Good Morning Hollywood, July 13: Mad Mel

The gallery is torn on whether Mel Gibson’s career is dead for now or dead for good

In this morning’s roundup of movie news ‘n’ notes from around the web, the gallery is torn on whether Mel Gibson’s career is dead for now or dead for good.

Steven Zeitchik, who last week opined that Mel Gibson’s career was essentially dead, considers the latest Gibson tape and concludes that Gibson’s career is really, really dead.  And none of Gibson’s onetime Hollywood pals – Jodie Foster, Danny Glover, producer Graham King – are willing to address the issue.  For the print edition of the Times, Zeitchik also offers a fuller recap of the situation, which simply reinforces the idea that Gibson is finished: I mean, when an expert witness uses the sentence "I don't think O.J. Simpson will ever make another movie" as a point of comparison, things don’t look good.   (24 Frames)

Mel GibsonPatrick Goldstein, meanwhile, looks at Hollywood’s “situational ethics,” and concludes that Gibson is going to have a very hard time finding a new agent after being dropped by WME: “Every talent agency has a cadre of important African American clients who would be outraged — and rightfully so — if their agency made a play for Gibson as a client.”  He thinks that might change one day … but not anytime soon.  (The Big Picture)

And one last item about Mad Mel, for now.  This came from David Letterman’s monologue Monday Night: “British petroleum has successfully lowered a containment cap … over Mel Gibson.”  And there was a Top Ten list, too.  (The Late Show)

With money tightening and film financing getting tougher and tougher, some indie filmmakers have turned to “crowd-funding,” which essentially asks ordinary moviegoers to give money in exchange for special goodies, or a spot in the end credits.  And apparently, famous indie directors are trying it too – at least David Lynch is, offering a poster, t-shirt or tote bag sporting a self-portrait to anyone who makes a $50 donation to help fund a documentary he’s currently making about himself.  The film is “LYNCHthree,” the portrait is abstract, and leave it to Lynch to offer a (drawn) self-portrait in exchange for money to make a (filmed) self-portrait.  (The Independent)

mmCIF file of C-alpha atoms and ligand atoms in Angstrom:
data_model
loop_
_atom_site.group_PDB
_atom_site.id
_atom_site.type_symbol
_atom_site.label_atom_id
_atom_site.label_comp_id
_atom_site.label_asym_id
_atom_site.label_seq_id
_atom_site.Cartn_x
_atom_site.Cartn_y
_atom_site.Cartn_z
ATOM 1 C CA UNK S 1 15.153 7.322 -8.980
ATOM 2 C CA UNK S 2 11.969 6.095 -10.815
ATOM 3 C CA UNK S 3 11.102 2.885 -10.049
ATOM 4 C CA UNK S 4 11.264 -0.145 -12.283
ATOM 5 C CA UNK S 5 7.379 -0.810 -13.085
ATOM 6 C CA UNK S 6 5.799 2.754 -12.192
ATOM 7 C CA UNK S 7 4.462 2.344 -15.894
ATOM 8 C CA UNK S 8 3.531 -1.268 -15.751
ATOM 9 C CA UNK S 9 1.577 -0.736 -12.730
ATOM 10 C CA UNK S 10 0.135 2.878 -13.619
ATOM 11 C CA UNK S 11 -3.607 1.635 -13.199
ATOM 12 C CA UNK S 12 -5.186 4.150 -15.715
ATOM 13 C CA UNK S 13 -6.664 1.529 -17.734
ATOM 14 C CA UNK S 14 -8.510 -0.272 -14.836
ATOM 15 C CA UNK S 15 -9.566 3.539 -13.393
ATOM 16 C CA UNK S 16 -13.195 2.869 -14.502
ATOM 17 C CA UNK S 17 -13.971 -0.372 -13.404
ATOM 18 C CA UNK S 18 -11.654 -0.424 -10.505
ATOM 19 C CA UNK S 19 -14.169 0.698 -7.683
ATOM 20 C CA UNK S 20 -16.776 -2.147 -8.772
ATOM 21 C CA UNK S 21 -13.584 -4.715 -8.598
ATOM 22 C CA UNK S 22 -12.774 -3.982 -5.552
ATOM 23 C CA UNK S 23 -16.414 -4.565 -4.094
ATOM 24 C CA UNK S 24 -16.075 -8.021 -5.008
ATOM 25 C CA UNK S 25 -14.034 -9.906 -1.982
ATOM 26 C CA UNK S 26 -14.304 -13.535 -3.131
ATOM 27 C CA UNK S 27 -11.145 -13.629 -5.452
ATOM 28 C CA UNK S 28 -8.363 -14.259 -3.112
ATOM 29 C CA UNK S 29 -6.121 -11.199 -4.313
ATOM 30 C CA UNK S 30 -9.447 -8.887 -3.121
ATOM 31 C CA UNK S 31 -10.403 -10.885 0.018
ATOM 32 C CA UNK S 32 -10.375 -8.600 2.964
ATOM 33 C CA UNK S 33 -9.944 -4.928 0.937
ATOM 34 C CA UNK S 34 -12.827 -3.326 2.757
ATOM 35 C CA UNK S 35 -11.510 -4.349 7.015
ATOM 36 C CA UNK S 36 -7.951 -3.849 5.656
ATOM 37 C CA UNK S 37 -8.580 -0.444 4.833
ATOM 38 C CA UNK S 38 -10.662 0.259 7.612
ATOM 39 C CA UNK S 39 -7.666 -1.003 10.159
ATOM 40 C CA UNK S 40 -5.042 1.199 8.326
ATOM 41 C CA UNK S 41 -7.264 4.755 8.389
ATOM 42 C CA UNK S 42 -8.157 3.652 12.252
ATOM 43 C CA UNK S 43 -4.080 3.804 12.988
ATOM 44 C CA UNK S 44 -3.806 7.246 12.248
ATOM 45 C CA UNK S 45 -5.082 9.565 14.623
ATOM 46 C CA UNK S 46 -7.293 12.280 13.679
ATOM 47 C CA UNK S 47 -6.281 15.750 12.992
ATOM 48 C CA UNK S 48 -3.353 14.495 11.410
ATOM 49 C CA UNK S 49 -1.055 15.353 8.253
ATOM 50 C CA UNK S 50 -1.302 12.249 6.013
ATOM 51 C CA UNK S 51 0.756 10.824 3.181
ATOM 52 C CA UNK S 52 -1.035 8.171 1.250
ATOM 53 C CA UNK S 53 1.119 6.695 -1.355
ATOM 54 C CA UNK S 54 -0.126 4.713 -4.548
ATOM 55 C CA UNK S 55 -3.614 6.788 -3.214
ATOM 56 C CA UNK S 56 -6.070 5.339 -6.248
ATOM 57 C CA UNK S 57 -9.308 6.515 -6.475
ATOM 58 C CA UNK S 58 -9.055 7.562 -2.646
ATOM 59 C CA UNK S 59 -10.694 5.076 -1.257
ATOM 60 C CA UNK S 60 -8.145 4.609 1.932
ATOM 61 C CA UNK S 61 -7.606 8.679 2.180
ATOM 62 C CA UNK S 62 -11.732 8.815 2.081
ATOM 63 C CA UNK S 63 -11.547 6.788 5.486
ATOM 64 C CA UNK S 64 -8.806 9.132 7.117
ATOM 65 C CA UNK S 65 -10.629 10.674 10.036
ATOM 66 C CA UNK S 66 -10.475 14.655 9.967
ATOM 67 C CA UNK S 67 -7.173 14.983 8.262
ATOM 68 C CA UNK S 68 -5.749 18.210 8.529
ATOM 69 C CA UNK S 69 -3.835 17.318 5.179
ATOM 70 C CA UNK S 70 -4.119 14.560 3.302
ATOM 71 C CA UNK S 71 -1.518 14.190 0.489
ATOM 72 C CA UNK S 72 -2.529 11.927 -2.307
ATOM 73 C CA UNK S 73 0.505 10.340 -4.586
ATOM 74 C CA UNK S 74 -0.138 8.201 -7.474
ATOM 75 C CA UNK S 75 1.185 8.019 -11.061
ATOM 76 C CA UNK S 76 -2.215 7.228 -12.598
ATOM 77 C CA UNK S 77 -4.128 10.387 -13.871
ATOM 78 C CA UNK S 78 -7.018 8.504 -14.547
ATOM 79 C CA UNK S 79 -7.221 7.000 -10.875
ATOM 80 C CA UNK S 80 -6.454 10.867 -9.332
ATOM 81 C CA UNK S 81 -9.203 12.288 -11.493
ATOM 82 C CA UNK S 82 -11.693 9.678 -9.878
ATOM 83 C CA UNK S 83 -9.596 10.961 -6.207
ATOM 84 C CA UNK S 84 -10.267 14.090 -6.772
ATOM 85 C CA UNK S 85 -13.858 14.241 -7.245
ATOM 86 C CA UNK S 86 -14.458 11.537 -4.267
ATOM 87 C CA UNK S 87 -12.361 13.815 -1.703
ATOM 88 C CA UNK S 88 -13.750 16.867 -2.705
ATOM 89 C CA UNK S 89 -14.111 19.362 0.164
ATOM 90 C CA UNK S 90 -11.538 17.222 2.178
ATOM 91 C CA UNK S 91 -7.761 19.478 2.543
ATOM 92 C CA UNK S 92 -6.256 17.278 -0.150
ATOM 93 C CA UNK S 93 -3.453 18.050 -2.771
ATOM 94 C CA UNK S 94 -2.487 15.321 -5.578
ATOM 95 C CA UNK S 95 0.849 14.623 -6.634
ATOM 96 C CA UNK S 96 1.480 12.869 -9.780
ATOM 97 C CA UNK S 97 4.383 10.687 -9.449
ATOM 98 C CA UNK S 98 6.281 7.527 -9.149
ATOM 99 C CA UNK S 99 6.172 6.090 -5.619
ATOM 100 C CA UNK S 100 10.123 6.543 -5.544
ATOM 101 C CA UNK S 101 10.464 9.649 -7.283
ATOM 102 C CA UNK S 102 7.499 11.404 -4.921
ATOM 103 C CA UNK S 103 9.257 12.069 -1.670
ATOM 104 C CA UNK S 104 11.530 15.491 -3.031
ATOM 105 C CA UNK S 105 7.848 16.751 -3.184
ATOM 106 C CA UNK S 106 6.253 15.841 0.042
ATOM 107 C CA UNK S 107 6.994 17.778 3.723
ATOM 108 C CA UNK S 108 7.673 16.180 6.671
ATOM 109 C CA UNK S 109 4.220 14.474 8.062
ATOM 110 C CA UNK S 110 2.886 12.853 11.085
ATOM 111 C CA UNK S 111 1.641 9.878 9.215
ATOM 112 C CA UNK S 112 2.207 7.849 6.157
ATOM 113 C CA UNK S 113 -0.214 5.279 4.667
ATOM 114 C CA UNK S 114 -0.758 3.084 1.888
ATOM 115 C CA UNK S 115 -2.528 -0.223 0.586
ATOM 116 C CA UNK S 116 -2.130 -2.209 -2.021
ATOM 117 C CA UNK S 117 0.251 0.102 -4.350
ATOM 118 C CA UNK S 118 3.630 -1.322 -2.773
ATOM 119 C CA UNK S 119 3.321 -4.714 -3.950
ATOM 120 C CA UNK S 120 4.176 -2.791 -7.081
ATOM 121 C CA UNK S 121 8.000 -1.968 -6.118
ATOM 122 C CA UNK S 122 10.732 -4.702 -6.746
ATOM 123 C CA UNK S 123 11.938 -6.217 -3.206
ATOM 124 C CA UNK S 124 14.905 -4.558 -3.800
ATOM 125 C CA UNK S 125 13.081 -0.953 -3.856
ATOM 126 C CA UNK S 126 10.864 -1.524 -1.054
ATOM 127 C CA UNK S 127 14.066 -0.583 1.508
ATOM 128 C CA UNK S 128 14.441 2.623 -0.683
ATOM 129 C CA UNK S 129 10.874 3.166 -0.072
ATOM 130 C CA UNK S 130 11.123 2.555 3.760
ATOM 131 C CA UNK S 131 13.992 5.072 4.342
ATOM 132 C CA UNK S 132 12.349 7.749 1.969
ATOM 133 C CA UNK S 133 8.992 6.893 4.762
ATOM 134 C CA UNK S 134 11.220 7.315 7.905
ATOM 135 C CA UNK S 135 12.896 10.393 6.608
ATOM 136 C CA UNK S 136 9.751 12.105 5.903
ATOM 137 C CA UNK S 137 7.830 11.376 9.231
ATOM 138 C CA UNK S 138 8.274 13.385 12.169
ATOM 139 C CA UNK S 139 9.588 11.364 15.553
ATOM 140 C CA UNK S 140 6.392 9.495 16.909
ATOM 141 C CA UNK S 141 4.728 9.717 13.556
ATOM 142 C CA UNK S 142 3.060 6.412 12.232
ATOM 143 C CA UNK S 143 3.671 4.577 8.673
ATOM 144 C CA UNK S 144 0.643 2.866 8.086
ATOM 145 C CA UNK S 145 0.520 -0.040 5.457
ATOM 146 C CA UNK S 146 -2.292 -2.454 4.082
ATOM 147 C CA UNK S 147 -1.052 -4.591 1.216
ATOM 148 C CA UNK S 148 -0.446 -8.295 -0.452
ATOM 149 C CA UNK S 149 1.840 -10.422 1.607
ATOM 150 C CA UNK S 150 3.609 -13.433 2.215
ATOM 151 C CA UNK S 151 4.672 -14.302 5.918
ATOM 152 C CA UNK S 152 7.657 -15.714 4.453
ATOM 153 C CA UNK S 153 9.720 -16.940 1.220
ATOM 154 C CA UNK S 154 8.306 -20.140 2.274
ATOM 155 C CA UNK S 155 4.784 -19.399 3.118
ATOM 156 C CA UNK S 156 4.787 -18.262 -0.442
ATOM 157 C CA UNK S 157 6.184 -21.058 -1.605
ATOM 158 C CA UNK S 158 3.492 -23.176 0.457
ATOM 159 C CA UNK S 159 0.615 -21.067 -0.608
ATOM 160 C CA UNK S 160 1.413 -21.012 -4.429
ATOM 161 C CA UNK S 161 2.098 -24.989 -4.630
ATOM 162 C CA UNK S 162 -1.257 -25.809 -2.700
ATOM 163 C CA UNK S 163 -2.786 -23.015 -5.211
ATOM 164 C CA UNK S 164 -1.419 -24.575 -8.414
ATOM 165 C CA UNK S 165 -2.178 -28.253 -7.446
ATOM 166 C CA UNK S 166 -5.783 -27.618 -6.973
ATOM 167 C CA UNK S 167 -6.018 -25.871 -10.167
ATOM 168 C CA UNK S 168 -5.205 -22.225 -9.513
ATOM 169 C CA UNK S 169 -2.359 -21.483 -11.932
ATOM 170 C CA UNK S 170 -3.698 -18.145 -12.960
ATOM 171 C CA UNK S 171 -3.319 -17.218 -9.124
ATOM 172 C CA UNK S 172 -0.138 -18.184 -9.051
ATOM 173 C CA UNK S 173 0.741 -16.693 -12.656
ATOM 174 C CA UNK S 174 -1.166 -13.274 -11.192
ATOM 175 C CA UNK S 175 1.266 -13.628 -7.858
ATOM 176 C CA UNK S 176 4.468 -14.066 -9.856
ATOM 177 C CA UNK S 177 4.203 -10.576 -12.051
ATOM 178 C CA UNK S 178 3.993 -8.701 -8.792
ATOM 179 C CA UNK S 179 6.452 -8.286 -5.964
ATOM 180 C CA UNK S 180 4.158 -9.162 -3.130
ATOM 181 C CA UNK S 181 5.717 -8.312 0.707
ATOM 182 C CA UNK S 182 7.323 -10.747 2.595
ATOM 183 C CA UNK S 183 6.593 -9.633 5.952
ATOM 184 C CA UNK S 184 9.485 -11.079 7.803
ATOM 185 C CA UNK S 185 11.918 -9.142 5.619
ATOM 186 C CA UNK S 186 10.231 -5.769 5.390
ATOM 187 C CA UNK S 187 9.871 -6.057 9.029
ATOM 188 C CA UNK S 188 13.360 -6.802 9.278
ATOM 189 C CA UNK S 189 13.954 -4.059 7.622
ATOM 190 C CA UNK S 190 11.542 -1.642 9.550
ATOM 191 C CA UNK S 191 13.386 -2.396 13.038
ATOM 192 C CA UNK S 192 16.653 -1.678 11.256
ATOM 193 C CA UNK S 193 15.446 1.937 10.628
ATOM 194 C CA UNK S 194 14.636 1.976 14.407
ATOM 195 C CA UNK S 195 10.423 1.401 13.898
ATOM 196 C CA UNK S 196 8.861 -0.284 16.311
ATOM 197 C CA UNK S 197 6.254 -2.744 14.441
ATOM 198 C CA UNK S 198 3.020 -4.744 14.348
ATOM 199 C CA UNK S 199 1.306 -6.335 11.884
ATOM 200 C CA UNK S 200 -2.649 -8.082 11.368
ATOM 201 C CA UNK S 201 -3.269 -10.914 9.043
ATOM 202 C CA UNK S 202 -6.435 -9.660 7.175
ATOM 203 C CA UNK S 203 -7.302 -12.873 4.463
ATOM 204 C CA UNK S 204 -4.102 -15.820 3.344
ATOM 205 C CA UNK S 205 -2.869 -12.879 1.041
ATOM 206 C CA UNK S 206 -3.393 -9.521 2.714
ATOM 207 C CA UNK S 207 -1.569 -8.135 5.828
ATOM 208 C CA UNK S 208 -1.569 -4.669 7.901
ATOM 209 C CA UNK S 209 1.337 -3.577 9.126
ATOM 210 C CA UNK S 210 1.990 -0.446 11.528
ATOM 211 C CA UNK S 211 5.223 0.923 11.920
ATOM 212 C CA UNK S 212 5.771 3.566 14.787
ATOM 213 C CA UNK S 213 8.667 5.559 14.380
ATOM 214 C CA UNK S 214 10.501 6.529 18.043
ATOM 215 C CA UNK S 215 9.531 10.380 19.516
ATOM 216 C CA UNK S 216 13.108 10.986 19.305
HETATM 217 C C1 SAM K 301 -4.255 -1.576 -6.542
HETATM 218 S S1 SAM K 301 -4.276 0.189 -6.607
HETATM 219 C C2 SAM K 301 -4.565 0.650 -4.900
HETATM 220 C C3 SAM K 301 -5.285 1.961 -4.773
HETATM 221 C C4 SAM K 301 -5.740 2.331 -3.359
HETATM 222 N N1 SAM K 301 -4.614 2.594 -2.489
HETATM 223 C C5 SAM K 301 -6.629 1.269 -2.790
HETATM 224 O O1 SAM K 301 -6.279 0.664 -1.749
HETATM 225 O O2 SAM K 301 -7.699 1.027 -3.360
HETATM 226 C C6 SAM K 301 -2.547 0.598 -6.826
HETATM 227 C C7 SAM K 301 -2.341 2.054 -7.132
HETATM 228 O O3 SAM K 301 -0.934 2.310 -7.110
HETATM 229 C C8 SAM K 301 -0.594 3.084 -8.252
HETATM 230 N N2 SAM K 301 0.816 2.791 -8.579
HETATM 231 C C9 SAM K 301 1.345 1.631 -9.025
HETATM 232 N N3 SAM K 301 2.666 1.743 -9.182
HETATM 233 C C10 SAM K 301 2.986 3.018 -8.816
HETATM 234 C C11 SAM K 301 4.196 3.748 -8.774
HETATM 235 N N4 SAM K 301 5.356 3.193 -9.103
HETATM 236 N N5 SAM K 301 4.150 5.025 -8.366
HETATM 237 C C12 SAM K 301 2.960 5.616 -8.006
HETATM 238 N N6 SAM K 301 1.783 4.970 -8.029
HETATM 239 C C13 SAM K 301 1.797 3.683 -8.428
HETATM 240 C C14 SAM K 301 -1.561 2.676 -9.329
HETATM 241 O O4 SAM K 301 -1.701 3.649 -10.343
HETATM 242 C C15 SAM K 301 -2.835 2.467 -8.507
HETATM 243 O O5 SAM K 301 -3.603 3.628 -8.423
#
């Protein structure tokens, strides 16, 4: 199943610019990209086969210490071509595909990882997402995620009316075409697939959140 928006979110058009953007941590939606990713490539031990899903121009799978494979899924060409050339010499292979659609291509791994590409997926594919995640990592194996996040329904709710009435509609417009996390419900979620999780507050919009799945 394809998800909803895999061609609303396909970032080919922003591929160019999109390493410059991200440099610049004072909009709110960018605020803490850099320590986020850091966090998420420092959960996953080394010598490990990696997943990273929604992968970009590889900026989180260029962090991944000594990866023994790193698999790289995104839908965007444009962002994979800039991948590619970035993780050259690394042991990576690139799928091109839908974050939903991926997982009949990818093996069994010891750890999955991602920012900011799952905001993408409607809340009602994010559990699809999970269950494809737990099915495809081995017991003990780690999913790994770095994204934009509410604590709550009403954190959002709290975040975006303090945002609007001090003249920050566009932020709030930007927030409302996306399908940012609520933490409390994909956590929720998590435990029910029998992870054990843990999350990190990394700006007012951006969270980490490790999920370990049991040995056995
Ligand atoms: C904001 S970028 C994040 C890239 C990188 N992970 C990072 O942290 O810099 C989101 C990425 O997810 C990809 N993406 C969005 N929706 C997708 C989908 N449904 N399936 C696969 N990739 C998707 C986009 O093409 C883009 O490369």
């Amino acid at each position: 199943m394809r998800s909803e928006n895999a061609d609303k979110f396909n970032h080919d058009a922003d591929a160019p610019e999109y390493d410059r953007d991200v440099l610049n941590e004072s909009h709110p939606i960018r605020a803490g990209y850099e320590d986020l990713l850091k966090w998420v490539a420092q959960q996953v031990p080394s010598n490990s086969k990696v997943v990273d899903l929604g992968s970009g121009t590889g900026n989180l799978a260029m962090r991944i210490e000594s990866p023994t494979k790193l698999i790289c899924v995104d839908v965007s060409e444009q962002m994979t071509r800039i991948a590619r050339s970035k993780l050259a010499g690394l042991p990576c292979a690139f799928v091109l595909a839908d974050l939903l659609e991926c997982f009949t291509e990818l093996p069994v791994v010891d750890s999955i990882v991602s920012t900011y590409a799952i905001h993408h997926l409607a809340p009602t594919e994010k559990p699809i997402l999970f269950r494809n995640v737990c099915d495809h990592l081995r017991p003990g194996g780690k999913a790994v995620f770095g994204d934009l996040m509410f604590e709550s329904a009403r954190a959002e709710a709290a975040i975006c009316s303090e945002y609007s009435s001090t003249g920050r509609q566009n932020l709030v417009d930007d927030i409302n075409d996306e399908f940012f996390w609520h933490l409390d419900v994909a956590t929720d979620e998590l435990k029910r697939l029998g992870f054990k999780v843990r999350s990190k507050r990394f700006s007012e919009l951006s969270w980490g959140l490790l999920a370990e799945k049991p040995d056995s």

Reacting to the rumor that Joaquin Phoenix (!) has been offered the role of the Incredible Hulk in “The Avengers,” Christopher Campbell suggests five actors who’d be better than the mercurial Mr. Phoenix.  His choices: Billy Crudup, Paul Rudd, Adam Sandler, Casey Affleck and Aisha Tyler.  I think he’s serious about Crudup and Affleck.  (Cinematical)

Eugene Hernandez surveys the Film Society of Lincoln Center, which in the past week has announced the glitzier-than-last year choice of David Fincher’s “The Social Network” to open the New York Film Festival, and the next day replaced chief Mara Manus with former AFI Fest artistic director Rose Kuo.  The Film Society hasn’t given many details about why the change took place, but Hernandez rounds up two years worth of turmoil, “a period of considerable change” for the New York film institution.  (indieWIRE)

I missed this last week, but it’s worth a look back: cartoonish Ruben Bolling explains how “everything was better when you were 12” – which means, he insists, that when today’s 12-year-olds are in their 40s, they’ll “write hyper-articulate justifications of [the] genius” of The Last Airbender.”  It’s an intriguing thesis … except that I talked to a 13-year-old over the weekend who told me that the movie was terrible.  But maybe if he was 12 he would have loved it.  (Tom the Dancing Bug)